So I didn’t go to Russia just to eat – but when in Rome…. so I ate and drank like a Russian!!
Drinking like a Russian
I’ll get around to the eating part later.
I was in Moscow for New Year’s Eve and as the plan was to be outside in or near the Red Square for midnight, a vodka coat was required. To drink vodka like a Russian you need to remember a few things:
- Don’t drink alone
- Never mix your vodka
- Don’t sip your vodka! (straight up shots are required)
- Never drink without a toast beforehand – preferably someone quoting a poem or speech
- Apparently the men are supposed to pour for the women (only works if you have a man!)
Therefore we had a few shots…. and the vodka coat worked (it helped that it wasn’t minus 20!)
New year’s eve traditions
As it was New Year’s we also stocked up on bubbly to drink in the traditional Russian way. Apparently you have to open the bottle on the first stroke of midnight, pour and drink your glass before the last stroke of midnight. There is also a part about writing down a wish on a bit of paper, burning the wish and adding the ashes to your glass as you drink… but we didn’t want to play with fire!
New country new beer!
Russia was a new country for me (number 56), so as has become my custom the first new beer was to be celebrated!
It’s not all vodka! As it was cold weather (down to minus 21 in St Petersberg, -35 with windchill) we needed plenty of hot drinks. Amongst the coffee (including some at a Cat cafe in St Petersberg!) was the hot chocolate:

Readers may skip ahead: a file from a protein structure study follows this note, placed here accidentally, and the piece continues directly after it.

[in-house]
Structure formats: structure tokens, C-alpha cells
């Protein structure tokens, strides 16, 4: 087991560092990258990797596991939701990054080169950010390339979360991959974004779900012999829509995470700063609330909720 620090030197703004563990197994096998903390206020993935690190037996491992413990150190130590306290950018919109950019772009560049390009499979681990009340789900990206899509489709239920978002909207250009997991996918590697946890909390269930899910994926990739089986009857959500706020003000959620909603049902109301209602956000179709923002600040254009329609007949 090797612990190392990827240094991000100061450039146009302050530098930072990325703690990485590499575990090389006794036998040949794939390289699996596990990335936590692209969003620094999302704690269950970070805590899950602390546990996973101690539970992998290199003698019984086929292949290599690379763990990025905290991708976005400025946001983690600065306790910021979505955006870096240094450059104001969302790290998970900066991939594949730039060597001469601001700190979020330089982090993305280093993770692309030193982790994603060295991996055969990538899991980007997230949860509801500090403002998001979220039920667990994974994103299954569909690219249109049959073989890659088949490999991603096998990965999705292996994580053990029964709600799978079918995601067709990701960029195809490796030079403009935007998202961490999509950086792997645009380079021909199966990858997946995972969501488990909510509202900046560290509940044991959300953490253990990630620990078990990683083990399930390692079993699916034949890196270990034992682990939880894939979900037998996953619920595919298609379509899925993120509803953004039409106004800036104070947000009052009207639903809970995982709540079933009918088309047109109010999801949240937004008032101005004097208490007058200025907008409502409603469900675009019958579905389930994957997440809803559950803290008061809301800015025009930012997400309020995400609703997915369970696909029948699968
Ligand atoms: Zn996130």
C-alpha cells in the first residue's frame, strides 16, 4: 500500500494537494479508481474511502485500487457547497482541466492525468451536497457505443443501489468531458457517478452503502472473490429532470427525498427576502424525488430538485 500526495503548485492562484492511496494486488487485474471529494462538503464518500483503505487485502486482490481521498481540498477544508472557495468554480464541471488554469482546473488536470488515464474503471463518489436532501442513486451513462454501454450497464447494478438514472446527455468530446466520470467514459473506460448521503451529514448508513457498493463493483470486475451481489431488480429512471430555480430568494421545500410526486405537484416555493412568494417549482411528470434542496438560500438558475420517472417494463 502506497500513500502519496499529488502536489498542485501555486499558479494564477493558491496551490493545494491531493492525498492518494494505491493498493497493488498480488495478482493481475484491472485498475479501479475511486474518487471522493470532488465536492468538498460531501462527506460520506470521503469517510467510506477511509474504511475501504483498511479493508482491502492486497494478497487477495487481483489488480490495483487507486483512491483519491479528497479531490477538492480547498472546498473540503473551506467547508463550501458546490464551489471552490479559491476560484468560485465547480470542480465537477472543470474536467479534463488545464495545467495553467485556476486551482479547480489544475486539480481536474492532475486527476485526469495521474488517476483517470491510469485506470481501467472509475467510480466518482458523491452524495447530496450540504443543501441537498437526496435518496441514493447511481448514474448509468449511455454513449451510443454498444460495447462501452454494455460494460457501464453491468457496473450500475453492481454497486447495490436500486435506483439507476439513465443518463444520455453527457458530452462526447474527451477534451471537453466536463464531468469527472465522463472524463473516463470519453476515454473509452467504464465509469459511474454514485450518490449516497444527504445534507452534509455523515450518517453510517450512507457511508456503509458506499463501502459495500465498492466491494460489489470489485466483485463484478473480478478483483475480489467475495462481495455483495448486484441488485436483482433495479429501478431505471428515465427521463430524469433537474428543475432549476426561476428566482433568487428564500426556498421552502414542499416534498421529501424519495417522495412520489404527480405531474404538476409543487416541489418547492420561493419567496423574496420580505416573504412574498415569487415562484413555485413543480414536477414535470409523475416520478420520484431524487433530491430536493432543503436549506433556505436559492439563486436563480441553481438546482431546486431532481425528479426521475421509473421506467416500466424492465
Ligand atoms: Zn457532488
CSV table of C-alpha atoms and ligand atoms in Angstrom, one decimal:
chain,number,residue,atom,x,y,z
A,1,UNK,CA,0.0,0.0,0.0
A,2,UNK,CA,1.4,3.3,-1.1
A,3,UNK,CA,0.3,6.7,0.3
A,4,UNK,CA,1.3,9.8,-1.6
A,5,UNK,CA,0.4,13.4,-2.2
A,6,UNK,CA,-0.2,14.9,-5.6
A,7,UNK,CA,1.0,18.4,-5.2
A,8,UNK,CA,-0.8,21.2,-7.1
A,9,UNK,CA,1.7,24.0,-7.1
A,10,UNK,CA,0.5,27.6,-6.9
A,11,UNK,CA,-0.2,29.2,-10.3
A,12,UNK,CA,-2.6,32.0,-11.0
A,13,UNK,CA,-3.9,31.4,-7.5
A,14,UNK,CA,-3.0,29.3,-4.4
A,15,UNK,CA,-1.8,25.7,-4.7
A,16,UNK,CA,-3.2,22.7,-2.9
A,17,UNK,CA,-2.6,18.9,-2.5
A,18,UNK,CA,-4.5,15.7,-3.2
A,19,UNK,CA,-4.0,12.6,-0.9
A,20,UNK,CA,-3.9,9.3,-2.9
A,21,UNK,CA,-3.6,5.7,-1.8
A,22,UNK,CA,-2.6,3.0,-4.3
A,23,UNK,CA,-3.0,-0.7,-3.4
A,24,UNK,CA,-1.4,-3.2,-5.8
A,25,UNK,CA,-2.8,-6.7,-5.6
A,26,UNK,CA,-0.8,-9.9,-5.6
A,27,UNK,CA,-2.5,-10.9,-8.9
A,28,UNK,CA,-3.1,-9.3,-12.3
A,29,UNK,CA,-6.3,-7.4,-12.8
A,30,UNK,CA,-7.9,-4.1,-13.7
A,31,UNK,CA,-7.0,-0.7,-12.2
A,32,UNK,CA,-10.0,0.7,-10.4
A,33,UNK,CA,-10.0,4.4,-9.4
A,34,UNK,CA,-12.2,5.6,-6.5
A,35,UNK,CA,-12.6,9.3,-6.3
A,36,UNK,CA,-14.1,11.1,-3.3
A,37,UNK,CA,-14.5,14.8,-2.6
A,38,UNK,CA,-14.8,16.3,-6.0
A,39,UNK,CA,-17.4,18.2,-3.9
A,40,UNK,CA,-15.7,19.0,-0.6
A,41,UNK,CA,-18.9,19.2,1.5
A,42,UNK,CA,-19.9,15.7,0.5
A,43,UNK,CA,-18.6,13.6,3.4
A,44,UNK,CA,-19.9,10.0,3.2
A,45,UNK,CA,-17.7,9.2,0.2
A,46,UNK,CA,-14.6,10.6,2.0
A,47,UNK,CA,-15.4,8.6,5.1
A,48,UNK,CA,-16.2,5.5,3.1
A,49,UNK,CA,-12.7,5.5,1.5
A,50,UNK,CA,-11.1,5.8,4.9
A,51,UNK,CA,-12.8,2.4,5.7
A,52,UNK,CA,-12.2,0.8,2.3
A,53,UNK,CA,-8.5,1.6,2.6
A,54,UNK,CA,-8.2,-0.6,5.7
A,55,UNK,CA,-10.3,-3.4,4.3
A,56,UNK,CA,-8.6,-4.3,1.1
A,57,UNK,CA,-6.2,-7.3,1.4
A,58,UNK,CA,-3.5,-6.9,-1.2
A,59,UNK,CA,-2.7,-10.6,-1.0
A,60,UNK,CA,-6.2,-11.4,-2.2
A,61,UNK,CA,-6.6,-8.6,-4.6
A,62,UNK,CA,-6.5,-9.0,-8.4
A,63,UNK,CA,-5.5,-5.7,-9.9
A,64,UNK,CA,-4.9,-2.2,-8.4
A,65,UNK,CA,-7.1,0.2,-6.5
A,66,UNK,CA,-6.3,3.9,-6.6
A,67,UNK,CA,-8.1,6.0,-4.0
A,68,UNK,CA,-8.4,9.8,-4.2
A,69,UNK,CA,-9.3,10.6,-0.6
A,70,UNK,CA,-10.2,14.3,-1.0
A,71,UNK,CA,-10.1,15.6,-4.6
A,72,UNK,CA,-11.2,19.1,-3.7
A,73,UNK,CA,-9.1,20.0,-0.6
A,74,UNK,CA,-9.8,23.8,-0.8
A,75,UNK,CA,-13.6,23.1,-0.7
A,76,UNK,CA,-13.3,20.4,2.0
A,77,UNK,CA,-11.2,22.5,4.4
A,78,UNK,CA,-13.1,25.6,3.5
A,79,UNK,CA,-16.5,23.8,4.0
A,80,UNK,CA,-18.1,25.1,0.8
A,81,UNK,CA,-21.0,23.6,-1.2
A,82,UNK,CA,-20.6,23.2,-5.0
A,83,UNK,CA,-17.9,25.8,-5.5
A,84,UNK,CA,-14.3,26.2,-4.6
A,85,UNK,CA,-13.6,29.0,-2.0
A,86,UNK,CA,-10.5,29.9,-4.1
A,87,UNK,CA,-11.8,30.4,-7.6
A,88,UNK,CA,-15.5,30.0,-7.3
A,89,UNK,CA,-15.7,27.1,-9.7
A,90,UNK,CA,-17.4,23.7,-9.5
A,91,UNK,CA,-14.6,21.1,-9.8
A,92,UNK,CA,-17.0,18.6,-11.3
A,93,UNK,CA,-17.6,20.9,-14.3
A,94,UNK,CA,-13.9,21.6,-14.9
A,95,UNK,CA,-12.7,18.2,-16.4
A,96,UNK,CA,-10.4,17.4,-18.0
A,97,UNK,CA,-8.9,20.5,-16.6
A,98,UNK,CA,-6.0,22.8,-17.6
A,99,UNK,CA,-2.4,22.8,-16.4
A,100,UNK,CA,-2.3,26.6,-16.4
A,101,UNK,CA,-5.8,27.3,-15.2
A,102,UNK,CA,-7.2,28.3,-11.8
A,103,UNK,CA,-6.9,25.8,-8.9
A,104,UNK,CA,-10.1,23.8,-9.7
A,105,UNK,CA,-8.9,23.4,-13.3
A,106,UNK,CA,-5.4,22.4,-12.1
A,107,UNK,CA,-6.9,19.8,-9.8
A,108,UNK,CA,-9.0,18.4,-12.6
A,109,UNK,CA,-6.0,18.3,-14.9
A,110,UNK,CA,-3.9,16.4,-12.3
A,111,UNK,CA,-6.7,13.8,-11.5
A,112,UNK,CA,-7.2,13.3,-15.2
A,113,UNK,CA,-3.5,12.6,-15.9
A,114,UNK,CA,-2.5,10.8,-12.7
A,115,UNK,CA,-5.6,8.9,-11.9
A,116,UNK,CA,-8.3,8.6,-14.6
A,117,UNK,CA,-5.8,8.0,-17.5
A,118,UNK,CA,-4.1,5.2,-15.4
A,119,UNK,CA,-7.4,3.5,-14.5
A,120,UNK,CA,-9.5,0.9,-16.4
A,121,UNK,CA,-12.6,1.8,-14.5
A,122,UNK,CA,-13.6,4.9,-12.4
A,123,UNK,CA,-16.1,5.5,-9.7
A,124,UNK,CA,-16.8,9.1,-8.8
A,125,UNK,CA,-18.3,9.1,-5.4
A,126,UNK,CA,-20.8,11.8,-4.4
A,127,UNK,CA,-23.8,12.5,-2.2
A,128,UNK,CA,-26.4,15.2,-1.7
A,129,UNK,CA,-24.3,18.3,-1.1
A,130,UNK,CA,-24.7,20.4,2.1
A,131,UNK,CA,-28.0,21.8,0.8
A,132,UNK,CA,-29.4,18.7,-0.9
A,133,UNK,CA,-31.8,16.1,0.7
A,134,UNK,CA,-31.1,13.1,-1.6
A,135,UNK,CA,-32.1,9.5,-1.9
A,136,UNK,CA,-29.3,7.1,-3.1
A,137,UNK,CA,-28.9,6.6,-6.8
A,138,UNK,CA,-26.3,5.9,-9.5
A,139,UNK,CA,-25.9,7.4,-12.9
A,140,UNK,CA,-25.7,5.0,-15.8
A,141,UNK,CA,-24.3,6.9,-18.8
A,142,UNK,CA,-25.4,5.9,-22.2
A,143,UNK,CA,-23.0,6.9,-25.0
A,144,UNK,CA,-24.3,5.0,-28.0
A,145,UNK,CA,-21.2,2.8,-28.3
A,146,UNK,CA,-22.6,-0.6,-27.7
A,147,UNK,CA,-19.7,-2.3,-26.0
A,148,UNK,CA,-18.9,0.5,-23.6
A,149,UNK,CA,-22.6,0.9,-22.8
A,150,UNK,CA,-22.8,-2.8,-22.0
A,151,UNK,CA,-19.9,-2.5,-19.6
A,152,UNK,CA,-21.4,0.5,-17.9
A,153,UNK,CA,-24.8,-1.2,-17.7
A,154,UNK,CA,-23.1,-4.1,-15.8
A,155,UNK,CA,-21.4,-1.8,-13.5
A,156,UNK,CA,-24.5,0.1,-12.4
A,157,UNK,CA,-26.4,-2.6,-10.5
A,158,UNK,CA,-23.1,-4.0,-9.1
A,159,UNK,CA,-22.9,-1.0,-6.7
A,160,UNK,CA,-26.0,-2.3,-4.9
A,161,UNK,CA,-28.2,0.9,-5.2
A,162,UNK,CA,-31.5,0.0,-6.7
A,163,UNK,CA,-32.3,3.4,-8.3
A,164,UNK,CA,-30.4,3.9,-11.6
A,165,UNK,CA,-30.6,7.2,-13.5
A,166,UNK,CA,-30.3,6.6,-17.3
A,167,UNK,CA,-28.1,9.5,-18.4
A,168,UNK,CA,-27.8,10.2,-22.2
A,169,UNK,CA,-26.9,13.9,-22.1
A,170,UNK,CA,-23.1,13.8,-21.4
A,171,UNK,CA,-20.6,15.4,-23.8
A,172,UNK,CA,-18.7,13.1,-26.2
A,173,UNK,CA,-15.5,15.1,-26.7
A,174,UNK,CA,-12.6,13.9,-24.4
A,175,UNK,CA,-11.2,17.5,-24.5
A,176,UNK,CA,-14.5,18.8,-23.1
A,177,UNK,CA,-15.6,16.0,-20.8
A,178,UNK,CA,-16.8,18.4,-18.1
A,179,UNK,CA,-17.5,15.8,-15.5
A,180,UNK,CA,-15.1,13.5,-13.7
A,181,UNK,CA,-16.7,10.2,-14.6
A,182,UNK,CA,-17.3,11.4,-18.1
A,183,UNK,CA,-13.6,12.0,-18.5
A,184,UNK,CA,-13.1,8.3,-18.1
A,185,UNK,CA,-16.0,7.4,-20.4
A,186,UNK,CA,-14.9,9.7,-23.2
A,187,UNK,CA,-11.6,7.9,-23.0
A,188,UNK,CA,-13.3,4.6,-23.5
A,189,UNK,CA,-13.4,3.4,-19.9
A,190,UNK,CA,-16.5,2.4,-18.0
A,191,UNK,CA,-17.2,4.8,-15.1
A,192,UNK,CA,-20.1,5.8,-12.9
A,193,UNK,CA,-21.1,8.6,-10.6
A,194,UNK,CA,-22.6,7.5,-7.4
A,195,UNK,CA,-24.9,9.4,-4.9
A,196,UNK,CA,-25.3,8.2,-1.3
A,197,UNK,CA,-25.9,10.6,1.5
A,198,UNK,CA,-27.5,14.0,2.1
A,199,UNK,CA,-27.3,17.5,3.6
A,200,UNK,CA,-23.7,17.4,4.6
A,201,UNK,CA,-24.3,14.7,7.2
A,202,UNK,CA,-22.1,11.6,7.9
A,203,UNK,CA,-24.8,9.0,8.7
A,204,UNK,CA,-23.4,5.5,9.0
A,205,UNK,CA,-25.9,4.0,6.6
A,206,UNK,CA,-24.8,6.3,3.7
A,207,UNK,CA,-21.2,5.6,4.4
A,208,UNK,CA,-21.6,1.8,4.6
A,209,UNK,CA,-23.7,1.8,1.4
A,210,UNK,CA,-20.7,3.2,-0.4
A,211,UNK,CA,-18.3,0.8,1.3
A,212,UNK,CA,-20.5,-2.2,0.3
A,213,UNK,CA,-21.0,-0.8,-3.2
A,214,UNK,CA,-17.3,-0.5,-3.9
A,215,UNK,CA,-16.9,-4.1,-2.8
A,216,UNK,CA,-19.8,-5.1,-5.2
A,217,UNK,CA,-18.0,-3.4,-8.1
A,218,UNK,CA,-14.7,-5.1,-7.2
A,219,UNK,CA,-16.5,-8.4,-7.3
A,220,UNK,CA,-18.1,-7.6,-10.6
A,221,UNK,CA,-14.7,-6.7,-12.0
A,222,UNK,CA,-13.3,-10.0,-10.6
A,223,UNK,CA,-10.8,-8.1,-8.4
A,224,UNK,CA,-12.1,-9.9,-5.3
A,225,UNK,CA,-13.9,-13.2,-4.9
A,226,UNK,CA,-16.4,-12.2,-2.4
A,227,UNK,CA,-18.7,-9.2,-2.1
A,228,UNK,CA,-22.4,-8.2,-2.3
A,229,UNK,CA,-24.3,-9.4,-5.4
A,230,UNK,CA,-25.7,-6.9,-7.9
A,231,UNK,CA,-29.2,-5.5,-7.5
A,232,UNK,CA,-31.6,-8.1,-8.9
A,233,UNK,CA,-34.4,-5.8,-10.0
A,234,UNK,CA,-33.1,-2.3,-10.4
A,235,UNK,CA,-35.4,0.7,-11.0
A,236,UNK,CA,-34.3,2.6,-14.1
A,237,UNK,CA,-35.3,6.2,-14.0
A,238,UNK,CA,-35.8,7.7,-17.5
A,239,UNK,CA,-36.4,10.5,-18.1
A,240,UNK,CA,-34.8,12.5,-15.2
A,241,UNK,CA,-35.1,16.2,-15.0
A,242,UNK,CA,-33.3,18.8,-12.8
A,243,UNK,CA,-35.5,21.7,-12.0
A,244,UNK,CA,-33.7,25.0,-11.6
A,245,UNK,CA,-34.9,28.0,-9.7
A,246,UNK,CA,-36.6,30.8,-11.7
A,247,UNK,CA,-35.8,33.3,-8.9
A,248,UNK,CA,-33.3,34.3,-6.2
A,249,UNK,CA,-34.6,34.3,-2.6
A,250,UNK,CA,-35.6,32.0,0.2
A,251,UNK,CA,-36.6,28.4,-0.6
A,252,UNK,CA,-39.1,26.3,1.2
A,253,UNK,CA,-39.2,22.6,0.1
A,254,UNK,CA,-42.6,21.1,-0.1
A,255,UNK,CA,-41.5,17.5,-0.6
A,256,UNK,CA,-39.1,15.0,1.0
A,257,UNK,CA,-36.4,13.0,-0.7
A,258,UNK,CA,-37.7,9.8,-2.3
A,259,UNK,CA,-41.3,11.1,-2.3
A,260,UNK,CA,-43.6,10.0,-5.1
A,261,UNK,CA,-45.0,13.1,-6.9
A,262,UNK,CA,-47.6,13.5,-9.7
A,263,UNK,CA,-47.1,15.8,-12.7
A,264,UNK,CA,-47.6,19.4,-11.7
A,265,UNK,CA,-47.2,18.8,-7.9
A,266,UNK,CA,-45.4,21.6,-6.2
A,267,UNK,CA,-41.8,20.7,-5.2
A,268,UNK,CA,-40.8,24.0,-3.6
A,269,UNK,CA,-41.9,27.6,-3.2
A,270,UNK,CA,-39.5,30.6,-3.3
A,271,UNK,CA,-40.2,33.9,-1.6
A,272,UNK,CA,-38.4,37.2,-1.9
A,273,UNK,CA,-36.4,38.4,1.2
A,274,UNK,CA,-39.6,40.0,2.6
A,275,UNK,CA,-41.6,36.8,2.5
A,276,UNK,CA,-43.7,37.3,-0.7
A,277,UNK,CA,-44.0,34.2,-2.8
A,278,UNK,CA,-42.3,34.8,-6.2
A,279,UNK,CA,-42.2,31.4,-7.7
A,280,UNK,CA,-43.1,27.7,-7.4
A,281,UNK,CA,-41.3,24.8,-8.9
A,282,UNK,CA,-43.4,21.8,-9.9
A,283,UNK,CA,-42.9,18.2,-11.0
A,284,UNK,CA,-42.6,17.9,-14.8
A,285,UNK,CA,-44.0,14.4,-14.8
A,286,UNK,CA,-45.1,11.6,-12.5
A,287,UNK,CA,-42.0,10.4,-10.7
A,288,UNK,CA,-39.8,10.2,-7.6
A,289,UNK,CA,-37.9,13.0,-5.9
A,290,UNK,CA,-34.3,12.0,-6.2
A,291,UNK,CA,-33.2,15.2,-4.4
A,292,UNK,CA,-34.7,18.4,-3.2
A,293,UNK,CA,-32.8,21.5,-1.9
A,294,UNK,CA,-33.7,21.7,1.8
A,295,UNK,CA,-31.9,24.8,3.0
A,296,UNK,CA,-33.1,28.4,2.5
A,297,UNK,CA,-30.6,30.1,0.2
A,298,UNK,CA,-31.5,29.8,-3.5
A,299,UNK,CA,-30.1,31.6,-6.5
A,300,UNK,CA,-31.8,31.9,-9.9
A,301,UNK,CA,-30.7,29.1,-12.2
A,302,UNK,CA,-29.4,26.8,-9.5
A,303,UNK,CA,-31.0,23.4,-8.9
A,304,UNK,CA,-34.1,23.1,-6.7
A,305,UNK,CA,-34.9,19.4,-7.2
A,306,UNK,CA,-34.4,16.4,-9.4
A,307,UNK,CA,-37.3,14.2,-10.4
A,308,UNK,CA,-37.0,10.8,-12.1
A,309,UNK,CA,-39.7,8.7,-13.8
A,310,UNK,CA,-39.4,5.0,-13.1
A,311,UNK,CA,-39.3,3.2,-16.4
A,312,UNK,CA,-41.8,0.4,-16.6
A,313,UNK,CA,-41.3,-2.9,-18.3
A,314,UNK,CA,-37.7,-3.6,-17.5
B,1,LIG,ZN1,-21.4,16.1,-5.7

There was plenty of mulled wine around at all the Christmas markets too.
I didn’t indulge much in Russian wine as I really prefer red wine in the cold and the Russian’s like theirs sweet, rather than dry. However when we found LED Loves Wine in St Petersberg, this was a chance to try a tasting flight!
Domaines Burnier was set up after Swiss Renaud Burnier heard about wine production in the Russian Black Sea. The Domaine only produces a small volume of wine in Russia and has only been producing wine since 2009. The tasting flight was four of their wines:
- A delicious Chardonnay, rounded buttery and well balanced
- The Lublu, a dry white wine – nothing remarkable about this one
- The Merlot, 2011 which was very oaky in taste
- The Cabernet Sauvignon, 2008, which had been aged for 18 months in French oak – very smooth!
It was definitely a great spot finding this place in St Petersberg!
So many pastries!! I wanted to try them all, however not all were the best! Russian pastries usually have ‘meat’ in them, which might mean beef or lamb, I’m not entirely sure… the best were obviously the sweet ones with jam and fruit in them!
Pancakes or blinis
Russia is famous for its blinis which are basically pancakes. We got the small ones for breakfast, the tiny ones as canapes and the crepe style ones filled with savoury or sweet stuff as a quick lunch,
Traditional Russian dishes
Pub grub, aka meat
Oh yeah we found a beer house with some ‘pub grub’
The chicken Kiev we had at Taste&Eat restaurant before the ballet in St Petersberg was a revelation!
So prettily presented! Served with mash, mini beetroots, crispy onions, this chicken Kiev was served on the bone. Inside it was very different to the overpowering garlic butter you get in the UK. The breast was stuffed with a herb butter – think dill and parsley – the better to keep the chicken moist. Very delicious!
Bonus: Georgian food
Where we were staying in the suburbs of Moscow had a Georgian restaurant very close by, so one evening we checked it out:
If you know me, you know I like to eat my way around countries… Whilst not everything I try will be to my taste, I always find some hidden gems this way! In Russia I was not disappointed and came back fatter…